The Science

Interplanetary particles from Earth’s upper atmosphere contain dust from the initial formation of the solar system, according to a research team. The exotic grains may represent the building blocks of planets from 4.6 billion years ago. Analysis of these materials makes it possible to gain deeper insights into the processes that formed and altered our solar system.

The Impact

This study is the first to confirm dust particles pre-dating the formation of our solar system. Further study of these materials will enable a deeper understanding of the processes that formed and have since altered them.


A research team led by the University of Hawaii at Manoa studied the chemical composition of particles from Earth’s upper atmosphere using infrared light at the Advanced Light Source, a Department of Energy Office of Science user facility. Scientists also explored their nanoscale chemical makeup using electron microscopes at the Molecular Foundry, another Department of Energy Office of Science user facility, and at the University of Hawaii’s Advanced Electron Microscopy Center.

The initial solids from which the solar system formed consisted almost entirely of carbon, ices, and disordered (amorphous) silicate, the team concluded. This dust was mostly destroyed and reworked by processes that led to the formation of planets. Surviving samples of pre-solar dust are most likely to be preserved in comets—small, cold bodies that formed in the outer solar nebula.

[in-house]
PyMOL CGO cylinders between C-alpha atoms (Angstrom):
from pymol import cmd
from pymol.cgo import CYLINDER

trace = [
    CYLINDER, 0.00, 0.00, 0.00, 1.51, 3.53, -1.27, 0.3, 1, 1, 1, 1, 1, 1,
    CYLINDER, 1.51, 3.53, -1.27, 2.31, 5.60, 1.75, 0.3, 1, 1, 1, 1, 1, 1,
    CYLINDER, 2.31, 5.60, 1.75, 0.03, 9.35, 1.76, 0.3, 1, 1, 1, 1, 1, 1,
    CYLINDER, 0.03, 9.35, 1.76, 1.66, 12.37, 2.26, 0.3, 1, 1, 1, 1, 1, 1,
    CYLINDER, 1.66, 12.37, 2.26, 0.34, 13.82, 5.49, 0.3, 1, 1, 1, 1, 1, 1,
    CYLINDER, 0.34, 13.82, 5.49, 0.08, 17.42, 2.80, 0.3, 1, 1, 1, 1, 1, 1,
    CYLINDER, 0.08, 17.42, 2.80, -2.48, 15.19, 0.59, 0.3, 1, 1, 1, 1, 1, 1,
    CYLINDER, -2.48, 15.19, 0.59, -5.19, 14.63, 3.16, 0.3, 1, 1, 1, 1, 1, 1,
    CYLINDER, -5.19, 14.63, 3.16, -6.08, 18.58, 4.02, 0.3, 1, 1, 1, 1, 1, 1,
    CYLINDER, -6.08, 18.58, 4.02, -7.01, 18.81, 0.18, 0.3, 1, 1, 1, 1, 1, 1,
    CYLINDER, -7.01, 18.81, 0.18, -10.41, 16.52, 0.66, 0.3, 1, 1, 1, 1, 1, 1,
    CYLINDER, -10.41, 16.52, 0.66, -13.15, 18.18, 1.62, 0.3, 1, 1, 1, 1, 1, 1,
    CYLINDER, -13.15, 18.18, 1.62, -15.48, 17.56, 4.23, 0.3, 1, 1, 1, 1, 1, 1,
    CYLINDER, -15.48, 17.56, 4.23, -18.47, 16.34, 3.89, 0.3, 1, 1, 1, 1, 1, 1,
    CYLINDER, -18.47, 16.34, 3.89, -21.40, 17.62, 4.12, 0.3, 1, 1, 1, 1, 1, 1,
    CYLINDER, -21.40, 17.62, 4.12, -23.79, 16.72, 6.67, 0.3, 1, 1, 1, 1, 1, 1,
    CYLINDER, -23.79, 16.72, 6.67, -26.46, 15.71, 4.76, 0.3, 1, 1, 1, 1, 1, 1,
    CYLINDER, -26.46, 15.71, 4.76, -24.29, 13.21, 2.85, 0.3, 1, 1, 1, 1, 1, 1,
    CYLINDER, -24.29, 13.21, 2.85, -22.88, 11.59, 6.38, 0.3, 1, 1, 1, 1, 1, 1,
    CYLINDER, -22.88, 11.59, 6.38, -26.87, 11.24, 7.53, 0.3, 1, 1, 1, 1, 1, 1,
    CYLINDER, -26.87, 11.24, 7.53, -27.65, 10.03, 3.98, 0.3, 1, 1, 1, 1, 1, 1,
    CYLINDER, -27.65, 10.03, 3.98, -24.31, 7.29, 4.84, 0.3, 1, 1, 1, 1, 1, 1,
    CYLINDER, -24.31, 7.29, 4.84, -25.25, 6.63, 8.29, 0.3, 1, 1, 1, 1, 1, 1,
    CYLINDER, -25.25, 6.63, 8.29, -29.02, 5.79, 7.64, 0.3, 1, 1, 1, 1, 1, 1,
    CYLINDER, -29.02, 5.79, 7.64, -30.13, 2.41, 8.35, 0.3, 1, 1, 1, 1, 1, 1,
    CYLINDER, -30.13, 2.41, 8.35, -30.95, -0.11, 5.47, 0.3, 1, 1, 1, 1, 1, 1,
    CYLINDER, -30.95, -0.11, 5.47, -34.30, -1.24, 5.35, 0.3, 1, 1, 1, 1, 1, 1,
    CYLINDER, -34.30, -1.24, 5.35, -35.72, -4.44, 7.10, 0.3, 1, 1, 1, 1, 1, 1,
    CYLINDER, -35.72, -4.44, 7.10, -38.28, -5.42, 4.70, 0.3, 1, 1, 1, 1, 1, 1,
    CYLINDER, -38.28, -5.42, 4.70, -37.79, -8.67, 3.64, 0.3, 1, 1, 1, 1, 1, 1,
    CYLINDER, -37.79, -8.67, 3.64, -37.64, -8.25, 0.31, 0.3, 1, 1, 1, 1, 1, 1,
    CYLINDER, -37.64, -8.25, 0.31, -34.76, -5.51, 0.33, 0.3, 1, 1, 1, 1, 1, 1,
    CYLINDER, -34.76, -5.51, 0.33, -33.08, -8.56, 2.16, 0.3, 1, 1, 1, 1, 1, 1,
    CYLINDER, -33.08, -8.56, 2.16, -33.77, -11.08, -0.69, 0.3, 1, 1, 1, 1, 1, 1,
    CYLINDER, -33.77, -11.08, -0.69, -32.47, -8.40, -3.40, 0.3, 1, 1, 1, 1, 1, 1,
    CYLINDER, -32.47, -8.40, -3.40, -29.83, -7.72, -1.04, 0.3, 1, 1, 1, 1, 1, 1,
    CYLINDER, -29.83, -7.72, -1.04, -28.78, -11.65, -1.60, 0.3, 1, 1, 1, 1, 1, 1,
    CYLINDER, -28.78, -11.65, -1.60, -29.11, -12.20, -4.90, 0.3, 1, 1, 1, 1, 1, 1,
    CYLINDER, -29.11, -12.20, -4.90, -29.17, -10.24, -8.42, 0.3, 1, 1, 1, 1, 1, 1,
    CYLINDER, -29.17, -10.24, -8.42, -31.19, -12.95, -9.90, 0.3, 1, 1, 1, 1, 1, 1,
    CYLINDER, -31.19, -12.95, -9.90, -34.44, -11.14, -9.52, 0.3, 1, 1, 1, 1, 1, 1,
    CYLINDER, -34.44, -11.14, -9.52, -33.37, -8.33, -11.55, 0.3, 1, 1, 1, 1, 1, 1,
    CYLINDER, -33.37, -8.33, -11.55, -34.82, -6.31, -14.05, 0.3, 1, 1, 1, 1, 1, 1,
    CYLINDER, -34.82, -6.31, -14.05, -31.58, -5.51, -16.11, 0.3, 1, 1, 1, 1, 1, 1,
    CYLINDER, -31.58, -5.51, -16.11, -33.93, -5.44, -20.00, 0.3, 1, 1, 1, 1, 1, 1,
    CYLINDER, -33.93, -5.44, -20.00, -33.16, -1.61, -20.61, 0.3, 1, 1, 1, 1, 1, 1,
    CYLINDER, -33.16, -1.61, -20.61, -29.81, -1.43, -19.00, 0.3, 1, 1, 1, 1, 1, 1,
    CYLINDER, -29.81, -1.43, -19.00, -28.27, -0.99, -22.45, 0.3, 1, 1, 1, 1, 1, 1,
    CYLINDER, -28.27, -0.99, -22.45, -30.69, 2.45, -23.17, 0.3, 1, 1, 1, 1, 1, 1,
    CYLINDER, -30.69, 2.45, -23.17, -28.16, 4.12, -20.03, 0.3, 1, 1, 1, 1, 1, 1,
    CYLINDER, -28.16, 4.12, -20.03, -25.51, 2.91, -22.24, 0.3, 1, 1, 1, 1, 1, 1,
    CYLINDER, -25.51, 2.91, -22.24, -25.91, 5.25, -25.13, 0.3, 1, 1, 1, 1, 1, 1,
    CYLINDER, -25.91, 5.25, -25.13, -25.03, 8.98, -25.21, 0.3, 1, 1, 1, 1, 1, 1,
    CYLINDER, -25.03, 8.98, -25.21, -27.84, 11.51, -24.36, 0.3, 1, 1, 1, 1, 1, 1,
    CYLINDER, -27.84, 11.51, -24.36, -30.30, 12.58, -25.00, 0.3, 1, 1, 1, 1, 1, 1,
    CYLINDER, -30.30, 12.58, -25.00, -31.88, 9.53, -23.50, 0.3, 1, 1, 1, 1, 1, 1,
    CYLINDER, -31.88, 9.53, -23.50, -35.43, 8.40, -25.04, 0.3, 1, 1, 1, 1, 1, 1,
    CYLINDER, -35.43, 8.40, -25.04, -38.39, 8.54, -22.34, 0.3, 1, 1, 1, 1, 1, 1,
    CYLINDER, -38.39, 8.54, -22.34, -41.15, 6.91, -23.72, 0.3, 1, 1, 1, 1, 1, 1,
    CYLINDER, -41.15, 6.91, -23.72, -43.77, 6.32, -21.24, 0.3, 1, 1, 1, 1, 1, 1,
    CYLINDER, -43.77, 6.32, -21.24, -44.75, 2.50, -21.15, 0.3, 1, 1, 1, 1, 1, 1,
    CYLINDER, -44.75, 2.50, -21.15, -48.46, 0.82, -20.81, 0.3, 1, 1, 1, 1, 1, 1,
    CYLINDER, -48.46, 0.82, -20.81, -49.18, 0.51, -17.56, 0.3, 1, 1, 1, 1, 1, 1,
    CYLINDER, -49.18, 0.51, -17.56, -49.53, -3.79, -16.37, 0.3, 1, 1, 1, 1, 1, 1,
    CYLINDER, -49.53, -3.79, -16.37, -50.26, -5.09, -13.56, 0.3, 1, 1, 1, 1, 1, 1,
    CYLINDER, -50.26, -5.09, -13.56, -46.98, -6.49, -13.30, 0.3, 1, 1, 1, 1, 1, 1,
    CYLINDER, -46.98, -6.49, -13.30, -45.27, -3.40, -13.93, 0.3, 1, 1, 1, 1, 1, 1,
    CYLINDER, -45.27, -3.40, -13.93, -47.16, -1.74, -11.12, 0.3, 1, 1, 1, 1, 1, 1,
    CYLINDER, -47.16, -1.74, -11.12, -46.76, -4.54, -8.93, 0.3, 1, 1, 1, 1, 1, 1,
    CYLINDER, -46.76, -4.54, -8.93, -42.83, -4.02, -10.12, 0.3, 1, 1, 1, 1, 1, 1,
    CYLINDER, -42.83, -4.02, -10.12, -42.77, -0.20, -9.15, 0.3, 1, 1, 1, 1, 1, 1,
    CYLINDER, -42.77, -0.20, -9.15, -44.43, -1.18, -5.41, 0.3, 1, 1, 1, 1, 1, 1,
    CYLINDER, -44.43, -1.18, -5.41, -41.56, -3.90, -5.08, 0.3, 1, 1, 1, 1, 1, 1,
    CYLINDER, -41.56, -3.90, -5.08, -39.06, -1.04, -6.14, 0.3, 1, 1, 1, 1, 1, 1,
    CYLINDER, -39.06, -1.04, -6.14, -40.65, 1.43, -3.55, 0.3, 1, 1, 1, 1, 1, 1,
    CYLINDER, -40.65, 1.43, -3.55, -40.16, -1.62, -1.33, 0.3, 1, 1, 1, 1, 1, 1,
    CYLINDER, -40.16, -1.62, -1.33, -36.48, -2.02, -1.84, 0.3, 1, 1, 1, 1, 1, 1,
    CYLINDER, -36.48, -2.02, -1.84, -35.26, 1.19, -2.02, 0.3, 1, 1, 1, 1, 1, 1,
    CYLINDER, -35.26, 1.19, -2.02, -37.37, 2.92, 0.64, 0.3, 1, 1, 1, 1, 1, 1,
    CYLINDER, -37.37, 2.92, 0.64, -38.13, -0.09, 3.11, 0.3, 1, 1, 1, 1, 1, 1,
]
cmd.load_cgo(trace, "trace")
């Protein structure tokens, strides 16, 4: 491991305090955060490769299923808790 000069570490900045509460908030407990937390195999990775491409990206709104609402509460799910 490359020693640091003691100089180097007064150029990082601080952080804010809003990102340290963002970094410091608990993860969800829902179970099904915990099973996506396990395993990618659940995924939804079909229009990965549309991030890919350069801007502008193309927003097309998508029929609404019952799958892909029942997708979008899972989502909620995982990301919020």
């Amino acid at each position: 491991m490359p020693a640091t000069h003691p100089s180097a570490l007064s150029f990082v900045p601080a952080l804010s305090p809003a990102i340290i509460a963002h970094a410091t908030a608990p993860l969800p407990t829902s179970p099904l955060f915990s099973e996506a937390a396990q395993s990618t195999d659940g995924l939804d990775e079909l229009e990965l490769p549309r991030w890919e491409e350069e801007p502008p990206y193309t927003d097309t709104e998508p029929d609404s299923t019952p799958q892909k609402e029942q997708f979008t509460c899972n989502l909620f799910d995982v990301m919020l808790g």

In a relatively obscure class of these interplanetary dust particles believed to originate from comets, there are tiny glassy grains called GEMS (glass embedded with metal and sulfides) that are typically only tens to hundreds of nanometers in diameter, or less than a hundredth of the thickness of a human hair. The research team made maps of the element distributions and discovered that these glassy grains are made up of subgrains that aggregated together in a different environment before the formation of the comet.

The nanoscale GEMS subgrains are bound together by dense organic carbon in clusters comprising the GEMS grains. These GEMS grains were later glued together with other components of the cometary dust by a distinct, lower-density organic carbon matrix. The types of carbon that rim the subgrains and that form the matrix in these particles decompose with even weak heating, suggesting that the GEMS could not have formed in the hot inner solar nebula and instead formed in a cold, radiation-rich environment, such as the outer solar nebula or pre-solar molecular cloud.



Portions of this work were performed at the Molecular Foundry and the Advanced Light Source at Lawrence Berkeley National Laboratory, which are supported by the Department of Energy, Office of Science, Basic Energy Sciences. H.A.I. acknowledges funding by the National Aeronautics and Space Administration’s (NASA’s) Laboratory Analysis of Returned Samples and Emerging Worlds Programs. J.P.B. and C.F. acknowledge funding by NASA’s Cosmochemistry Program.


H.A. Ishii, J.P. Bradley, H.A. Bechtel, D.E. Brownlee, K.C. Bustillo, J. Ciston, J.N. Cuzzi, C. Floss, and D.J. Joswiak, “Multiple generations of grain aggregation in different environments preceded solar system body formation.” Proceedings of the National Academy of Sciences USA 115(26), 6608 (2018). [DOI: 10.1073/pnas.1720167115]